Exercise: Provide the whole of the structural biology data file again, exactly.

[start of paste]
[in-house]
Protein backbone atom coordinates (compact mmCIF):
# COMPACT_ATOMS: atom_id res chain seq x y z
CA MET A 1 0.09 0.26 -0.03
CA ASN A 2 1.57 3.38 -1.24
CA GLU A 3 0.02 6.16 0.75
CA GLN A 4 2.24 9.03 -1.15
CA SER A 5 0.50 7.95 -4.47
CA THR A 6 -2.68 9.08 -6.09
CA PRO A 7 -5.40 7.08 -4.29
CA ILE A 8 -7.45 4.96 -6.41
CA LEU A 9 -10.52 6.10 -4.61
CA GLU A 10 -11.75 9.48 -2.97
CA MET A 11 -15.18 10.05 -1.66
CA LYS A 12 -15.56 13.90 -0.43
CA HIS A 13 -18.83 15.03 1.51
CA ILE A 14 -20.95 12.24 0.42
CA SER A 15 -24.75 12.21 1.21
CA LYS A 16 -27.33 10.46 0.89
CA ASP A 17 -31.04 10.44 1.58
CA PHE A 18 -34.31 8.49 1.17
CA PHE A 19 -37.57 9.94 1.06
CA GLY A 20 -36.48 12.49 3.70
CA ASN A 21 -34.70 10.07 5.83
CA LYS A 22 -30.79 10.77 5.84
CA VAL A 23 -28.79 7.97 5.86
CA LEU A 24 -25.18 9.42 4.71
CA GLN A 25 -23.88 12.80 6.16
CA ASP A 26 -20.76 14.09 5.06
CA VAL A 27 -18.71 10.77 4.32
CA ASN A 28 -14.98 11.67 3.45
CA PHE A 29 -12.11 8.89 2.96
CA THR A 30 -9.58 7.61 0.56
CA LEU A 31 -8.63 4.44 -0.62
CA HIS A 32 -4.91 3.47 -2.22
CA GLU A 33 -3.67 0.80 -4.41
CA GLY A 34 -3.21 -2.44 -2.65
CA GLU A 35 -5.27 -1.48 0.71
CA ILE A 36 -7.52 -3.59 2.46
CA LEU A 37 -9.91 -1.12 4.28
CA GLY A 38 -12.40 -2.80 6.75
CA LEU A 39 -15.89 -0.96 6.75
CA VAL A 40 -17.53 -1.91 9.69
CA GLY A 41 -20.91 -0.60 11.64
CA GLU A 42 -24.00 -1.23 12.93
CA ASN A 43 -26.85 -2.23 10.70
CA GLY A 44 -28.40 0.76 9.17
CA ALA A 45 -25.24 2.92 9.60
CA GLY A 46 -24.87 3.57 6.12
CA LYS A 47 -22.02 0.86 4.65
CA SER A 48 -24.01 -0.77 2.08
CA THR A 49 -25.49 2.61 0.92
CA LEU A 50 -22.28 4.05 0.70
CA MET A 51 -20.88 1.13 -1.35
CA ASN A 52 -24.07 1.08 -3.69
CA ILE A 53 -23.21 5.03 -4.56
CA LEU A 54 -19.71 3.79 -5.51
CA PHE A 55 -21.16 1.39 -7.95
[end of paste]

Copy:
[in-house]
Protein backbone atom coordinates (compact mmCIF):
# COMPACT_ATOMS: atom_id res chain seq x y z
CA MET A 1 0.09 0.26 -0.03
CA ASN A 2 1.57 3.38 -1.24
CA GLU A 3 0.02 6.16 0.75
CA GLN A 4 2.24 9.03 -1.15
CA SER A 5 0.50 7.95 -4.47
CA THR A 6 -2.68 9.08 -6.09
CA PRO A 7 -5.40 7.08 -4.29
CA ILE A 8 -7.45 4.96 -6.41
CA LEU A 9 -10.52 6.10 -4.61
CA GLU A 10 -11.75 9.48 -2.97
CA MET A 11 -15.18 10.05 -1.66
CA LYS A 12 -15.56 13.90 -0.43
CA HIS A 13 -18.83 15.03 1.51
CA ILE A 14 -20.95 12.24 0.42
CA SER A 15 -24.75 12.21 1.21
CA LYS A 16 -27.33 10.46 0.89
CA ASP A 17 -31.04 10.44 1.58
CA PHE A 18 -34.31 8.49 1.17
CA PHE A 19 -37.57 9.94 1.06
CA GLY A 20 -36.48 12.49 3.70
CA ASN A 21 -34.70 10.07 5.83
CA LYS A 22 -30.79 10.77 5.84
CA VAL A 23 -28.79 7.97 5.86
CA LEU A 24 -25.18 9.42 4.71
CA GLN A 25 -23.88 12.80 6.16
CA ASP A 26 -20.76 14.09 5.06
CA VAL A 27 -18.71 10.77 4.32
CA ASN A 28 -14.98 11.67 3.45
CA PHE A 29 -12.11 8.89 2.96
CA THR A 30 -9.58 7.61 0.56
CA LEU A 31 -8.63 4.44 -0.62
CA HIS A 32 -4.91 3.47 -2.22
CA GLU A 33 -3.67 0.80 -4.41
CA GLY A 34 -3.21 -2.44 -2.65
CA GLU A 35 -5.27 -1.48 0.71
CA ILE A 36 -7.52 -3.59 2.46
CA LEU A 37 -9.91 -1.12 4.28
CA GLY A 38 -12.40 -2.80 6.75
CA LEU A 39 -15.89 -0.96 6.75
CA VAL A 40 -17.53 -1.91 9.69
CA GLY A 41 -20.91 -0.60 11.64
CA GLU A 42 -24.00 -1.23 12.93
CA ASN A 43 -26.85 -2.23 10.70
CA GLY A 44 -28.40 0.76 9.17
CA ALA A 45 -25.24 2.92 9.60
CA GLY A 46 -24.87 3.57 6.12
CA LYS A 47 -22.02 0.86 4.65
CA SER A 48 -24.01 -0.77 2.08
CA THR A 49 -25.49 2.61 0.92
CA LEU A 50 -22.28 4.05 0.70
CA MET A 51 -20.88 1.13 -1.35
CA ASN A 52 -24.07 1.08 -3.69
CA ILE A 53 -23.21 5.03 -4.56
CA LEU A 54 -19.71 3.79 -5.51
CA PHE A 55 -21.16 1.39 -7.95